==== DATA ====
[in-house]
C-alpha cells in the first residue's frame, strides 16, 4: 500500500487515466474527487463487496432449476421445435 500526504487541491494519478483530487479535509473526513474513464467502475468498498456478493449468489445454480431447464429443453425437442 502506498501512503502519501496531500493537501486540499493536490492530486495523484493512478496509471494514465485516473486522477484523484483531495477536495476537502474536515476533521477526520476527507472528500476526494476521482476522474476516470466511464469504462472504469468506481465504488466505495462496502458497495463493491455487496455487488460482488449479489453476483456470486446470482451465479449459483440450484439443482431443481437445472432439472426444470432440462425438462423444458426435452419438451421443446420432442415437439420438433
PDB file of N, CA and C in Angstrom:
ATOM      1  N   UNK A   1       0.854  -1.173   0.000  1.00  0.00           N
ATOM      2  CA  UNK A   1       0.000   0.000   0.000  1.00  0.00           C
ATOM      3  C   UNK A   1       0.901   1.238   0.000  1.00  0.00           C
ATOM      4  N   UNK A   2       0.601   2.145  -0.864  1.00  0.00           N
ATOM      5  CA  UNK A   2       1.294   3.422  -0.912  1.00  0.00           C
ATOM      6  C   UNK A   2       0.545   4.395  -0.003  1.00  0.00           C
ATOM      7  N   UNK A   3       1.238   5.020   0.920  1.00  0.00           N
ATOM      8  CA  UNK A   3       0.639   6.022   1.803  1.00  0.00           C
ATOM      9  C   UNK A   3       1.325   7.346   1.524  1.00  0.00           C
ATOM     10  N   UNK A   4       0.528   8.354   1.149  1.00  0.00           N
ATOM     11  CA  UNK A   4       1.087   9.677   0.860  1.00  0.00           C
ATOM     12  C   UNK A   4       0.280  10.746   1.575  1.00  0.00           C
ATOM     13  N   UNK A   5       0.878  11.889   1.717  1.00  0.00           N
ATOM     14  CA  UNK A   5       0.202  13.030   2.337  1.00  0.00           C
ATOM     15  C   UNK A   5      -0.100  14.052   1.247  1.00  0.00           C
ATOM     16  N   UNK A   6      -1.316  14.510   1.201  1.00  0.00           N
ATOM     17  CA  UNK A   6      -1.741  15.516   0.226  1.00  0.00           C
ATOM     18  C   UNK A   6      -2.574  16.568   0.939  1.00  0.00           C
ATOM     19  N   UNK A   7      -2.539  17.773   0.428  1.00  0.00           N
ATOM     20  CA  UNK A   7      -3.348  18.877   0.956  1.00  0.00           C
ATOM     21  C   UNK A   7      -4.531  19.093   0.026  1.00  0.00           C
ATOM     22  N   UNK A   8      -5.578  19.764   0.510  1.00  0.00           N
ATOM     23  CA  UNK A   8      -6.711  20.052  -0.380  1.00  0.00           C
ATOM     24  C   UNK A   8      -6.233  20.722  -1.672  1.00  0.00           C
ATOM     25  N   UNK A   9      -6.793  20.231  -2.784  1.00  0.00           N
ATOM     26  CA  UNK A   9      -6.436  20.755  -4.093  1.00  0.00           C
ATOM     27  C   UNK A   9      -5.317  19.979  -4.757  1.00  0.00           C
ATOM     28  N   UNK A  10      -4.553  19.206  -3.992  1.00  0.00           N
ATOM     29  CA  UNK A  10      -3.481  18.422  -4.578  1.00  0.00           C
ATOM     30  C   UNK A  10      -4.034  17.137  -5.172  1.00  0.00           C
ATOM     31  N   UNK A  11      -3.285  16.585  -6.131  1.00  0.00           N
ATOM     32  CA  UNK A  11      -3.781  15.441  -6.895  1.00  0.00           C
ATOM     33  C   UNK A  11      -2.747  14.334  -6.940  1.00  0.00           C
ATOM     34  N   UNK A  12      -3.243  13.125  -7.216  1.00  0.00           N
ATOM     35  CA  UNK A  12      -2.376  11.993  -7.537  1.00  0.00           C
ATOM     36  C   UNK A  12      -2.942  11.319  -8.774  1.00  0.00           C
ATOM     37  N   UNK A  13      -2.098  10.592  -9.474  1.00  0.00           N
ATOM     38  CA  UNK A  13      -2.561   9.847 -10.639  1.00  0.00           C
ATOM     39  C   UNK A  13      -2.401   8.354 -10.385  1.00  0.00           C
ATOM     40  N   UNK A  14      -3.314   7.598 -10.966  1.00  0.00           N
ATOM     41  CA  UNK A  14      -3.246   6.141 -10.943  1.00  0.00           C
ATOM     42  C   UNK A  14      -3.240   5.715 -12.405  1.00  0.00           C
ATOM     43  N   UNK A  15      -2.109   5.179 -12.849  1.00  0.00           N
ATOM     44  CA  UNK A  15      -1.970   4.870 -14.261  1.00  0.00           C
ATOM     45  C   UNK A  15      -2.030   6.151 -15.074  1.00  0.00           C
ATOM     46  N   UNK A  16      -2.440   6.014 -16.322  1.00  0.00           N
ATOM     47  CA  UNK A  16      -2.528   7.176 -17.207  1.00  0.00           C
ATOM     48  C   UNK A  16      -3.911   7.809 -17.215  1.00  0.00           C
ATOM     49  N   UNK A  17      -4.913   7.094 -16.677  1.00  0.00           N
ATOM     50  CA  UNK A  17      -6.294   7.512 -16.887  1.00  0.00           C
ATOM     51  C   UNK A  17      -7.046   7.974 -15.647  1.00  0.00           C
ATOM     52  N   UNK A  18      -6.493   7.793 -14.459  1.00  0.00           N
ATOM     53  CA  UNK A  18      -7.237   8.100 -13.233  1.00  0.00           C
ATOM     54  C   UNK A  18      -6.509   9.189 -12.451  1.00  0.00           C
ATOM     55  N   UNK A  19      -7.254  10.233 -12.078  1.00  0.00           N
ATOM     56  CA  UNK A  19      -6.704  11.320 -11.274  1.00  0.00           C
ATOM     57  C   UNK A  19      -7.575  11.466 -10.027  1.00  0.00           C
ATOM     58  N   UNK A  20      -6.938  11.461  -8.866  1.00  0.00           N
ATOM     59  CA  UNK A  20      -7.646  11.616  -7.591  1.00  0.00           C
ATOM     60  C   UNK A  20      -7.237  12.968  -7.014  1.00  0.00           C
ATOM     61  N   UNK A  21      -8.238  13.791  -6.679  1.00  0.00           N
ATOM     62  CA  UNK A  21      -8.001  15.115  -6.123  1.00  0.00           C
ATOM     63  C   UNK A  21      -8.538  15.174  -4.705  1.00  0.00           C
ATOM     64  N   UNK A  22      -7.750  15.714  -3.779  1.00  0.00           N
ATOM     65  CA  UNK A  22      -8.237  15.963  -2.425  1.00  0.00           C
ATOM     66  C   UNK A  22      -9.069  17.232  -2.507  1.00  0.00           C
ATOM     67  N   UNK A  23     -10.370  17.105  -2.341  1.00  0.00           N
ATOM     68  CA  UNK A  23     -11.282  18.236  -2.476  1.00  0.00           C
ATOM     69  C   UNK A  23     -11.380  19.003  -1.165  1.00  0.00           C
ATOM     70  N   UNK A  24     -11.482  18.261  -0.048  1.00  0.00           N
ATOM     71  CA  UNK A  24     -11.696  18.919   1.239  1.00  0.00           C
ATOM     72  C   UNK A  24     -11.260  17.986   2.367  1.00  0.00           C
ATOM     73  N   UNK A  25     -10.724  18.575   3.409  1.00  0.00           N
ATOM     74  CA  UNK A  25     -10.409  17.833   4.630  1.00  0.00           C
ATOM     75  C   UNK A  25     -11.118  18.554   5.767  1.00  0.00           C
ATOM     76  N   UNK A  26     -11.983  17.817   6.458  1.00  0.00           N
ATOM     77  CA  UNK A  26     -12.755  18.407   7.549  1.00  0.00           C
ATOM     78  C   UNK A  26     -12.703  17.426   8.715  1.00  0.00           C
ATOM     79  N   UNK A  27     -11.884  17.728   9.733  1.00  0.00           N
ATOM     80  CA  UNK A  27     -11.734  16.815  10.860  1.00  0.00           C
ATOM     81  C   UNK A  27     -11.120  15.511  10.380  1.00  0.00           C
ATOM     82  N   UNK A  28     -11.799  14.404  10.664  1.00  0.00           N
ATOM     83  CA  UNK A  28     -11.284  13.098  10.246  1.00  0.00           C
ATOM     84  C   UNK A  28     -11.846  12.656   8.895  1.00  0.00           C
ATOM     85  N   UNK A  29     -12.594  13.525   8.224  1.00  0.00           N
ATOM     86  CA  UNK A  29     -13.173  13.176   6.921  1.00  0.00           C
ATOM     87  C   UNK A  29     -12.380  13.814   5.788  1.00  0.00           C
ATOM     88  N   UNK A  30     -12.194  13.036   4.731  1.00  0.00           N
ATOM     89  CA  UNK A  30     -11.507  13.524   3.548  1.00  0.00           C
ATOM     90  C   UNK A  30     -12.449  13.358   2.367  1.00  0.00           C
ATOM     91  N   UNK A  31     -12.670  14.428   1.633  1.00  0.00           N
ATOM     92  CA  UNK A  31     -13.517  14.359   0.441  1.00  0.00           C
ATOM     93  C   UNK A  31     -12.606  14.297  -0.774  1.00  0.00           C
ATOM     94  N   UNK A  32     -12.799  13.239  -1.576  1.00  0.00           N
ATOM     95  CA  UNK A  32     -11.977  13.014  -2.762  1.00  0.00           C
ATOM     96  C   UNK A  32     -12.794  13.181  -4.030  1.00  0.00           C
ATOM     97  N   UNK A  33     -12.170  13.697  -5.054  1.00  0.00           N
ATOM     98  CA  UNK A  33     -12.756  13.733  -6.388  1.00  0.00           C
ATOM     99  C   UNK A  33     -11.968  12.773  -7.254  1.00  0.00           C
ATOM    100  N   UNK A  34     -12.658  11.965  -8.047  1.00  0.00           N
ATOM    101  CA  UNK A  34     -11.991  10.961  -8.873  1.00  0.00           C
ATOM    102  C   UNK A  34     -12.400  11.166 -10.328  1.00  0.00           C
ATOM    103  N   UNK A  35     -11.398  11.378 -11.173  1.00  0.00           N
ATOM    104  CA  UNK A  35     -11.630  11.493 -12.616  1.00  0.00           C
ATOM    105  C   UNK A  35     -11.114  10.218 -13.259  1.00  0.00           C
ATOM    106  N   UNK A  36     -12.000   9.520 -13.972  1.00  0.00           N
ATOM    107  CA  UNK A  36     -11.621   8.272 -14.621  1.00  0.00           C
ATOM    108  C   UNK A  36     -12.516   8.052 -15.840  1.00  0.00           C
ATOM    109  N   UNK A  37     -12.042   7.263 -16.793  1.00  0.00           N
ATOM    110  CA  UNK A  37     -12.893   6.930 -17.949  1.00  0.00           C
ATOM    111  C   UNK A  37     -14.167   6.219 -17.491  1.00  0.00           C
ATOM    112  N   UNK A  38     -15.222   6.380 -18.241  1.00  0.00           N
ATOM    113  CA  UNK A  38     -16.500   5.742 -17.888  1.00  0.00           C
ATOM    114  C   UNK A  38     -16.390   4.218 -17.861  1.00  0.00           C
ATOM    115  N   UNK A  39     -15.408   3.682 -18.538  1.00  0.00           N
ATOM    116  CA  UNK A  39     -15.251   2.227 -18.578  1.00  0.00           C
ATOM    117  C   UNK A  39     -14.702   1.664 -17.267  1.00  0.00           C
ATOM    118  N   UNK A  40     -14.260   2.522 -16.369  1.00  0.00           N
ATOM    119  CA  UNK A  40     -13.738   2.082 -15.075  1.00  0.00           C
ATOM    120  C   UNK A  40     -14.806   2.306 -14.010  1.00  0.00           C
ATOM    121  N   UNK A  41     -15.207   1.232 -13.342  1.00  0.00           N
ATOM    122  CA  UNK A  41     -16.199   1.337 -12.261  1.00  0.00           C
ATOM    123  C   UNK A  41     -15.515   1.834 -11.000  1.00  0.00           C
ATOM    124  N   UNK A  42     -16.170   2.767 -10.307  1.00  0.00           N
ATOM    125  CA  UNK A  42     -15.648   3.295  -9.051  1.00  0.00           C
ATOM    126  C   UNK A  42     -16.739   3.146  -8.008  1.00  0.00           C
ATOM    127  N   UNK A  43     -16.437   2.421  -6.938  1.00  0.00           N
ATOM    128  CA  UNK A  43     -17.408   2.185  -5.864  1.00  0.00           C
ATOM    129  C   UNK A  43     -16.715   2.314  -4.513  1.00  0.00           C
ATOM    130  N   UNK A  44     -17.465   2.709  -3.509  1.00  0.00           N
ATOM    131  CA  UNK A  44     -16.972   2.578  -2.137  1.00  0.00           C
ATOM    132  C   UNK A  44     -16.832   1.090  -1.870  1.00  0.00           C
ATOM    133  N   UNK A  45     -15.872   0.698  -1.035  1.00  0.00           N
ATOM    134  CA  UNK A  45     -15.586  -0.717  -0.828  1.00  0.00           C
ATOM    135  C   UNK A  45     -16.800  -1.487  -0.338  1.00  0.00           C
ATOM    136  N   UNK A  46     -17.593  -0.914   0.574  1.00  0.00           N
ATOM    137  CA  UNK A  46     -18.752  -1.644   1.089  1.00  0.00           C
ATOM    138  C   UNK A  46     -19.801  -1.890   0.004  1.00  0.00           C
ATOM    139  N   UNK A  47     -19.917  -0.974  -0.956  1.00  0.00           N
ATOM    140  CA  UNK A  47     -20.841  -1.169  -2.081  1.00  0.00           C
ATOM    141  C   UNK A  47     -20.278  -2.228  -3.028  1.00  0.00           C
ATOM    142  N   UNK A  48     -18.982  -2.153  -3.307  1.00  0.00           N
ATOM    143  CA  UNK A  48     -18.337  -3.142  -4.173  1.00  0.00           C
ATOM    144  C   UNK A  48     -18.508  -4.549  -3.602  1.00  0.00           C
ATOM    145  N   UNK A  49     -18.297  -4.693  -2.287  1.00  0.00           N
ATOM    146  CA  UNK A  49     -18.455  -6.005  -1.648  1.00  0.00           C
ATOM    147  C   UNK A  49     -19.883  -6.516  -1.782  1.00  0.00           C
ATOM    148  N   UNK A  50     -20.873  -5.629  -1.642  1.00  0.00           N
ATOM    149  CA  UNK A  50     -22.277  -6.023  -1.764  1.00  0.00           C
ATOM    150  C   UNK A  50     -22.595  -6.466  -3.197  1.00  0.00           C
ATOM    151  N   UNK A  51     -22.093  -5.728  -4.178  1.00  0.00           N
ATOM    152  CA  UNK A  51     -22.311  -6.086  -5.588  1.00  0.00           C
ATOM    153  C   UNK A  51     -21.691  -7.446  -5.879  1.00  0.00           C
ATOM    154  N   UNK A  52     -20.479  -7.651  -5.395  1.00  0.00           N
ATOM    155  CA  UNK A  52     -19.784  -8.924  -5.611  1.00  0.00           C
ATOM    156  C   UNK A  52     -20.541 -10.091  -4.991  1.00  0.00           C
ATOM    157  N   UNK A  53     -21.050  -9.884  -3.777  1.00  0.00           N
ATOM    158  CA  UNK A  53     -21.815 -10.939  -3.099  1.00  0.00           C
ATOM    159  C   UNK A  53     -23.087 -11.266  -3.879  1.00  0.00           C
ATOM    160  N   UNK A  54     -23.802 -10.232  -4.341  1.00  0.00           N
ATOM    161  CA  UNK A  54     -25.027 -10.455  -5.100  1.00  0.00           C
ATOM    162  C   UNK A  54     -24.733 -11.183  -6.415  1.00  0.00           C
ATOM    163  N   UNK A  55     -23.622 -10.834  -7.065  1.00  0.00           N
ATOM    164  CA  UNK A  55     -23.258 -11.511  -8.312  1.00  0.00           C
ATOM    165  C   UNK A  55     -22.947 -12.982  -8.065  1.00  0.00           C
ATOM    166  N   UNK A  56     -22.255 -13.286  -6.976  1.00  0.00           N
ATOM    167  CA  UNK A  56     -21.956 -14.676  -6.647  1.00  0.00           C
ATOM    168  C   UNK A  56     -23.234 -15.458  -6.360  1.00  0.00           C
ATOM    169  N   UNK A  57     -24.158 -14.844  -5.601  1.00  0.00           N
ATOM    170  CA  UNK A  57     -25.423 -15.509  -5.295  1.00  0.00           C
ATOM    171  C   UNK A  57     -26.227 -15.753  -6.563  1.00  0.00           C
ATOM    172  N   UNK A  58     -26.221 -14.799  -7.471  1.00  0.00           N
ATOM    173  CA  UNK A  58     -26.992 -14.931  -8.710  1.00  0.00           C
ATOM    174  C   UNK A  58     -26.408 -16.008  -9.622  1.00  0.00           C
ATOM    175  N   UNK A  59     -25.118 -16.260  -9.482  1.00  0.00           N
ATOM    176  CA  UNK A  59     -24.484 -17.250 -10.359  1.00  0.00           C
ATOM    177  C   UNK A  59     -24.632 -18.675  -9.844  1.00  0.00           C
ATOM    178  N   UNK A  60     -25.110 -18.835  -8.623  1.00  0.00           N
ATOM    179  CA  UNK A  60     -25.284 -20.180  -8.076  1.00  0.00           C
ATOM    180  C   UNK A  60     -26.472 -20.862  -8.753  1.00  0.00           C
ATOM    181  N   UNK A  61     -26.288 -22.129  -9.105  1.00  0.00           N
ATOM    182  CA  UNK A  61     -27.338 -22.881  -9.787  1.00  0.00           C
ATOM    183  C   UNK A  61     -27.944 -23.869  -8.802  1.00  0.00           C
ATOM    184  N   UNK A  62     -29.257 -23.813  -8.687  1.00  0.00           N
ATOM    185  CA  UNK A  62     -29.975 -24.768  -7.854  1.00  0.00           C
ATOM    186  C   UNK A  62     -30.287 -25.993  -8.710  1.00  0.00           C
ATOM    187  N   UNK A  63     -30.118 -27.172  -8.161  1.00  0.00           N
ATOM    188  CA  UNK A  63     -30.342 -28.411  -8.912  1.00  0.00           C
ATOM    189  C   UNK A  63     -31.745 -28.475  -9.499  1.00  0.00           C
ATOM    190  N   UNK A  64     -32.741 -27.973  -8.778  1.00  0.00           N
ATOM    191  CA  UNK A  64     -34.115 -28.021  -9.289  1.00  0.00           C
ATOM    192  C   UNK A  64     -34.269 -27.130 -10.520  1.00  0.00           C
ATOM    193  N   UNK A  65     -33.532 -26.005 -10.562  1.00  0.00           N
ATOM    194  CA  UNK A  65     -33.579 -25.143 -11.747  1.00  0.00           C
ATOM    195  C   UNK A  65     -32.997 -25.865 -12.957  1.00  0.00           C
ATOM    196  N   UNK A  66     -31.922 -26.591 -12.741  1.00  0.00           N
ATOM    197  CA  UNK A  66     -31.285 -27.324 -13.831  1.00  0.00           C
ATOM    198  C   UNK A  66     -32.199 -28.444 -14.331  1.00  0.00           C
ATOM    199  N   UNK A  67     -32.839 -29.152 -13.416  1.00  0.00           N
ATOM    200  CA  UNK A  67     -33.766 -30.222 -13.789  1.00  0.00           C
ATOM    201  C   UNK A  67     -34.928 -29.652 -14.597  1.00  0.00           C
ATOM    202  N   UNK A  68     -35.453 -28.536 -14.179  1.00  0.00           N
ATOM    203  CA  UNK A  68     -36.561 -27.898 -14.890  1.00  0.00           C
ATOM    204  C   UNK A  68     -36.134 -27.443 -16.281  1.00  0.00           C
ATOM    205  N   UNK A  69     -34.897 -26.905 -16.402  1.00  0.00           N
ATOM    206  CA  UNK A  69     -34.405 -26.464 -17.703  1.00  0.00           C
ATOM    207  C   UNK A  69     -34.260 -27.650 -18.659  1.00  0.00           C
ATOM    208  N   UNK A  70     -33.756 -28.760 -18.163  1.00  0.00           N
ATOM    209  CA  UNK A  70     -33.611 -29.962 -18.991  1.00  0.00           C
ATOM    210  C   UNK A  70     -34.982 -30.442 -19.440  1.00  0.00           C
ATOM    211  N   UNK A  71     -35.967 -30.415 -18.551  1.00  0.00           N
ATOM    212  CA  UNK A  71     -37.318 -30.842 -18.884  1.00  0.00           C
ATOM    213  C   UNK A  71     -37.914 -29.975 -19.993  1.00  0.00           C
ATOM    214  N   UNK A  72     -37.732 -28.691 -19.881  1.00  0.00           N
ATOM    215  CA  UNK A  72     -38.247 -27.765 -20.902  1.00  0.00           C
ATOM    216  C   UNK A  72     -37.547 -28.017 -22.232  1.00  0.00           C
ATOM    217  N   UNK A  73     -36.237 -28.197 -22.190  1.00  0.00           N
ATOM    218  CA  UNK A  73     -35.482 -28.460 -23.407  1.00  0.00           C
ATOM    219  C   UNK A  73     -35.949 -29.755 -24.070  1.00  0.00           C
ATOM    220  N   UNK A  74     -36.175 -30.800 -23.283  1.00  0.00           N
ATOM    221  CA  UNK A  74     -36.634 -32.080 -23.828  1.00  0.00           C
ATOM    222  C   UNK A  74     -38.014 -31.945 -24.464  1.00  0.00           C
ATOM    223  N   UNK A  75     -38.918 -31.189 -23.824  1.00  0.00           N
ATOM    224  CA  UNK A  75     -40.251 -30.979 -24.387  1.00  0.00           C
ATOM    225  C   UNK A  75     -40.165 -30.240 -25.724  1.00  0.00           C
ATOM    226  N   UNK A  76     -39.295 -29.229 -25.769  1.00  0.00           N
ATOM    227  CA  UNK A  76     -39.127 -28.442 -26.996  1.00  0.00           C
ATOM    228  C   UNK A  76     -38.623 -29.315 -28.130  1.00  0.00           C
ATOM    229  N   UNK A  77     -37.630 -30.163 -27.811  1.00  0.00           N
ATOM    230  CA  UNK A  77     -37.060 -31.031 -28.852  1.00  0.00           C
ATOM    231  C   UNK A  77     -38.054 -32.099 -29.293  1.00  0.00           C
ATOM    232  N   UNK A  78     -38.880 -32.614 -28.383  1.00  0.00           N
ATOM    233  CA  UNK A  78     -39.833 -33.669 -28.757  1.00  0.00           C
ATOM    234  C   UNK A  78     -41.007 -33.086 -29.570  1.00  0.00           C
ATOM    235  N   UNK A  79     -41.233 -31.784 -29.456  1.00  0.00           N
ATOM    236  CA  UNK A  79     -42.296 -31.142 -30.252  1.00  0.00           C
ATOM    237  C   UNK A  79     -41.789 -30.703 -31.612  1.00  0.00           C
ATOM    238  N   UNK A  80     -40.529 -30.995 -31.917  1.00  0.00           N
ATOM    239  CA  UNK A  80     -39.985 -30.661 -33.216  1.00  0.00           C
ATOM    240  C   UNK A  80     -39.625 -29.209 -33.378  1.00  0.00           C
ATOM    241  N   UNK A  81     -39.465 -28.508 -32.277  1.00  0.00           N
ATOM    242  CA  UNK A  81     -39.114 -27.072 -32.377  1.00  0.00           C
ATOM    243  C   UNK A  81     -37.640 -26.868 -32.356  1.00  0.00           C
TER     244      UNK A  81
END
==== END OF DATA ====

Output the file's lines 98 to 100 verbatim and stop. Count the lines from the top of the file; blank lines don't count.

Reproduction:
ATOM     95  CA  UNK A  32     -11.977  13.014  -2.762  1.00  0.00           C
ATOM     96  C   UNK A  32     -12.794  13.181  -4.030  1.00  0.00           C
ATOM     97  N   UNK A  33     -12.170  13.697  -5.054  1.00  0.00           N